Wednesday, October 15, 2008

We Are Survivors

I got a letter in the mail from my clinic with prices and schedule for 2009. I asked for it because I had heard prices were going up from a couple of people and I was concerned about how much. It isn't too much - about 10% over 2007 (although some individual procedures went up as much as 80% - ones I will need, of course). This isn't really a huge deal. We have already decided to give it a shot and 2-3 thousand dollars more doesn't really hit home when we will already be spending about $25,000.

No, what got to me was the pit in my stomach that started as soon as I saw where the letter was from. I naively thought it would be exiting to start thinking about giving LB a sibling. FamilyOfTwo talks about the thrill and fear of trying again to conceive. It reminded me of the thrill part of a cycle and the hope that it will work. Getting the letter reminded me of the fear. I realized that I was really lucky to have conceived LB on our first DE cycle and that there was no guarantee we would be successful again. Logically, I already knew this, but my gut was saying, "Of course we will have a sibling."

I put the letter aside thinking I could just ignore it and the sick feeling would go away. It didn't work. I looked at LB and then looked at Brad and said while trying not to cry, "I want to give her a sibling, but I don't want to do IVF again." He understood. In fact, that is what he has been trying to communicate when he has been telling me "one is enough."

Eventually, I opened the letter because I thought facing the fear a bit would help. It did, but it also got me thinking. Those of us who deal with infertility are survivors. Whether we are able to conceive with our own gametes or not, whether we adopt or carry the child, whether we get pregnant (relatively) easily or choose to put it behind us and live child free; we have kept going against significant challenges and we pay a high price. Of course, not just financially, but emotionally and physically as well.

I was listening to This American Life the other day about a soldier from the Iraq war diagnosed with post traumatic stress disorder. He got the diagnosis because he had heightened fear /anxiety when he was around Muslims or other events and symbols that reminded him of his time in Iraq. How many of us feel heightened anxiety around pregnant women or in conversations that revolve around children? What about the anxiety that comes from driving by the hospital where your child died or past the clinic where you had failed cycles? Isn't this a kind of PTSD?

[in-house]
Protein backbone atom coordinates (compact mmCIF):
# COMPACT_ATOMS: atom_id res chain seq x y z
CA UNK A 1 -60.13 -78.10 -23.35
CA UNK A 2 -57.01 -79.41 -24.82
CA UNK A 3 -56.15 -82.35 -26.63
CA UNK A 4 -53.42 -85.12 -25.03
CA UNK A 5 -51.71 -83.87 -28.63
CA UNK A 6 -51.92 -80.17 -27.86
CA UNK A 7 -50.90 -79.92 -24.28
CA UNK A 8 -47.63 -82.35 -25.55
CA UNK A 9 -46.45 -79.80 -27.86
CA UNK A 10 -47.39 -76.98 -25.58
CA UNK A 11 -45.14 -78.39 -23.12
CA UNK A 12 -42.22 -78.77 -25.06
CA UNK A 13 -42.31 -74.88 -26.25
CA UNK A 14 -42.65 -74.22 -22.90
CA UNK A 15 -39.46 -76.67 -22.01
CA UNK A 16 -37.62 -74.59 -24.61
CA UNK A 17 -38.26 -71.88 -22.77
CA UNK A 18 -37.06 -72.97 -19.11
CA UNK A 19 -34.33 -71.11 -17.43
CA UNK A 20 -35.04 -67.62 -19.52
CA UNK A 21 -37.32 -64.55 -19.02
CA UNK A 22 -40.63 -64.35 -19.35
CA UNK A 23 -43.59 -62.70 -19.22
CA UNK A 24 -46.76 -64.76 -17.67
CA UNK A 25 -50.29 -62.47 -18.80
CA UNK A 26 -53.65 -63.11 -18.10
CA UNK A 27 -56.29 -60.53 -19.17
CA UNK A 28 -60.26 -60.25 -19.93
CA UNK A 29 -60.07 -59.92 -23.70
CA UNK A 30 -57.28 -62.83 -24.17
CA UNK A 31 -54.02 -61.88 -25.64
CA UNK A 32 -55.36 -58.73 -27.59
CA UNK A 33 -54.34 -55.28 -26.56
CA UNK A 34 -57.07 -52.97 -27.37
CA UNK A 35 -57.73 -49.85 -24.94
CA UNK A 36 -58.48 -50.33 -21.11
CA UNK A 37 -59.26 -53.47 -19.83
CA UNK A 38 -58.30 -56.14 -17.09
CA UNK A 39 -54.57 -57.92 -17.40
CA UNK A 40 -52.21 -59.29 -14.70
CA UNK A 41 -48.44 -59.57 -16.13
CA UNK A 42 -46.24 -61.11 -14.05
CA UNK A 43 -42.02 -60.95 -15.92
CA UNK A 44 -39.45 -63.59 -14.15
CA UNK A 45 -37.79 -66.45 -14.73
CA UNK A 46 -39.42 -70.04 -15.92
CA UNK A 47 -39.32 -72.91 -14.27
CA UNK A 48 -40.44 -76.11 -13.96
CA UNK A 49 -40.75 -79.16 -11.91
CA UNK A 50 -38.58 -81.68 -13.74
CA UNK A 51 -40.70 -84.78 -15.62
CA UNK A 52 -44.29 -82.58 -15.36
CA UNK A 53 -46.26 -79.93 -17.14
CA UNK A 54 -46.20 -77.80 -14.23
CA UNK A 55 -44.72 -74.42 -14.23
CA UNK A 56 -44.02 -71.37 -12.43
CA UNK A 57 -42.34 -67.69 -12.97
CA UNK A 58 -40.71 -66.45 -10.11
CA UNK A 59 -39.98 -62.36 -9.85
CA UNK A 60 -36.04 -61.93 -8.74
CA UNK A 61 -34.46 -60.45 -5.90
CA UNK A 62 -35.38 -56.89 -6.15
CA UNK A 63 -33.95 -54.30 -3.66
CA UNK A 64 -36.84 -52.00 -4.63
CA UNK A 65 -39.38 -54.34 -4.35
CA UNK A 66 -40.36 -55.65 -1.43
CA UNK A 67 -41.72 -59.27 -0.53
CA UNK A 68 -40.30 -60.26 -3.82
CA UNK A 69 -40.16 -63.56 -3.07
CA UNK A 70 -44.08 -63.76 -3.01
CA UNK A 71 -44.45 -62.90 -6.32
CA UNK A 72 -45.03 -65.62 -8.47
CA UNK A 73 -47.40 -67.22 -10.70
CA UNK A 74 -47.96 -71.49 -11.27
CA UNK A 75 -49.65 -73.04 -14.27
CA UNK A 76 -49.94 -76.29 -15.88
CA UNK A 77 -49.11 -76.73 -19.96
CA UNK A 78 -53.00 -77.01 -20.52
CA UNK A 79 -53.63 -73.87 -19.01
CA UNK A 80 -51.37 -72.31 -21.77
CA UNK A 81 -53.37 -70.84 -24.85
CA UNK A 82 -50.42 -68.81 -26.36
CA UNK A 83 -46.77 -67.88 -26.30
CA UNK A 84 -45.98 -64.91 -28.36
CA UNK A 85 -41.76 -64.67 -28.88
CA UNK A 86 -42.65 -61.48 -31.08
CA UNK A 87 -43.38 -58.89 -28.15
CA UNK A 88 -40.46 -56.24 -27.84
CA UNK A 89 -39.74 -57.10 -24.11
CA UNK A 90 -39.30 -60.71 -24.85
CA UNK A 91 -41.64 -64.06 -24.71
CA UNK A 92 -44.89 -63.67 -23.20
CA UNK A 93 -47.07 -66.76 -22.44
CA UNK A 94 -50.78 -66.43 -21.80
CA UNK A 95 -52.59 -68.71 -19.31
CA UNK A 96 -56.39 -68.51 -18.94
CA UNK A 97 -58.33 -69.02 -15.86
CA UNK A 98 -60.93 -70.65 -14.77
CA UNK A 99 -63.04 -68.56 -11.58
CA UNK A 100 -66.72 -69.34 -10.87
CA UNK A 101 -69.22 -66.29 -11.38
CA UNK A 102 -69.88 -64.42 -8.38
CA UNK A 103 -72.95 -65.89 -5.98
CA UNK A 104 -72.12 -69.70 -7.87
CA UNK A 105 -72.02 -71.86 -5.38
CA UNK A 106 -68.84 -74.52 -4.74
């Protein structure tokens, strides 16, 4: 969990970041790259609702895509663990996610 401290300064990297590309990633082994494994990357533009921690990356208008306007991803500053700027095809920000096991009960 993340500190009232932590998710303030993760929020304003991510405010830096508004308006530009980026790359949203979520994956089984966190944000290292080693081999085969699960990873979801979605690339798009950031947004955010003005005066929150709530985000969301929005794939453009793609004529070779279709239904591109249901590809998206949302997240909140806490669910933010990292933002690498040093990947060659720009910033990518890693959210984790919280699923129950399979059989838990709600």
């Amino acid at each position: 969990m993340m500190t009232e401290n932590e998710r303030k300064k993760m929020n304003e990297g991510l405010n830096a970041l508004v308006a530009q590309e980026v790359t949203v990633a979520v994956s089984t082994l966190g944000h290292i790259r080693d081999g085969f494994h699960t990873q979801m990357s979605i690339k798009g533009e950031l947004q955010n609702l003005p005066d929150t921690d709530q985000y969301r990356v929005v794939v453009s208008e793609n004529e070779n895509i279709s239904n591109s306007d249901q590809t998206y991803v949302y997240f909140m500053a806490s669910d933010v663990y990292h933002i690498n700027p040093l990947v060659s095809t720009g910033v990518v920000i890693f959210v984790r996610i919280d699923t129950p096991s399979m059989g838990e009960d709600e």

I wonder also if it would be a somewhat easier process if society as a whole had some appreciation for it. I find it interesting that since giving birth to LB, I have gotten a few emails that wax poetic over the joys (and of course hard work) of motherhood. When I get one, two things comes to mind: 1) Why didn't anyone acknowledge that I was first a mother nearly 4 years ago and 2) If they really thought it was all that, why don't their hearts break when they hear about someone who is being denied the opportunity? My only answer is that they either don't care, can't comprehend and / or don't really appreciate being a parent as much as they say.

As people dealing with infertility, we are traumatized, marginalized and isolated; yet we keep going. We pick ourselves up after losses and failed cycles and try again. We make the courageous decision to put trying to parent behind us and choose to live child free. We find ways to be happy with our lives even when they aren't working out the way we had planned. With the risk of sounding arrogant, may I say that we are amazing.

Take some time this week to pat yourself on the back and recognize your strength, perseverance, creativity, as well as the love you have for your partner, the children you may have and the children you hope to have. While you're at it, take a moment to tell a fellow infertile how amazing he or she is too.

25 comments:

Lisa said...

Very, very well said!

Ryan's Mommy said...

I have always thought that as an infertility survivor, I do suffer from PTSD. I really, really believe that it's true.

Also, in regard to #2, maybe their hearts DO break. But maybe they don't know how to say it.

Smiling said...

Can I start by saying that I find you, your story and your blog amazing?

Plus how can you not rock if you listen to This American Life. That is a core component to my laze around in bed today plan. Thank goodness I can listen to it online down here.

But on a more serious note, I think you are very right about becoming a mother 4 years ago... treatment is all about planning, sacrifice, worry, love, hope, and dreaming. Sounds a lot like another phase of motherhood to me!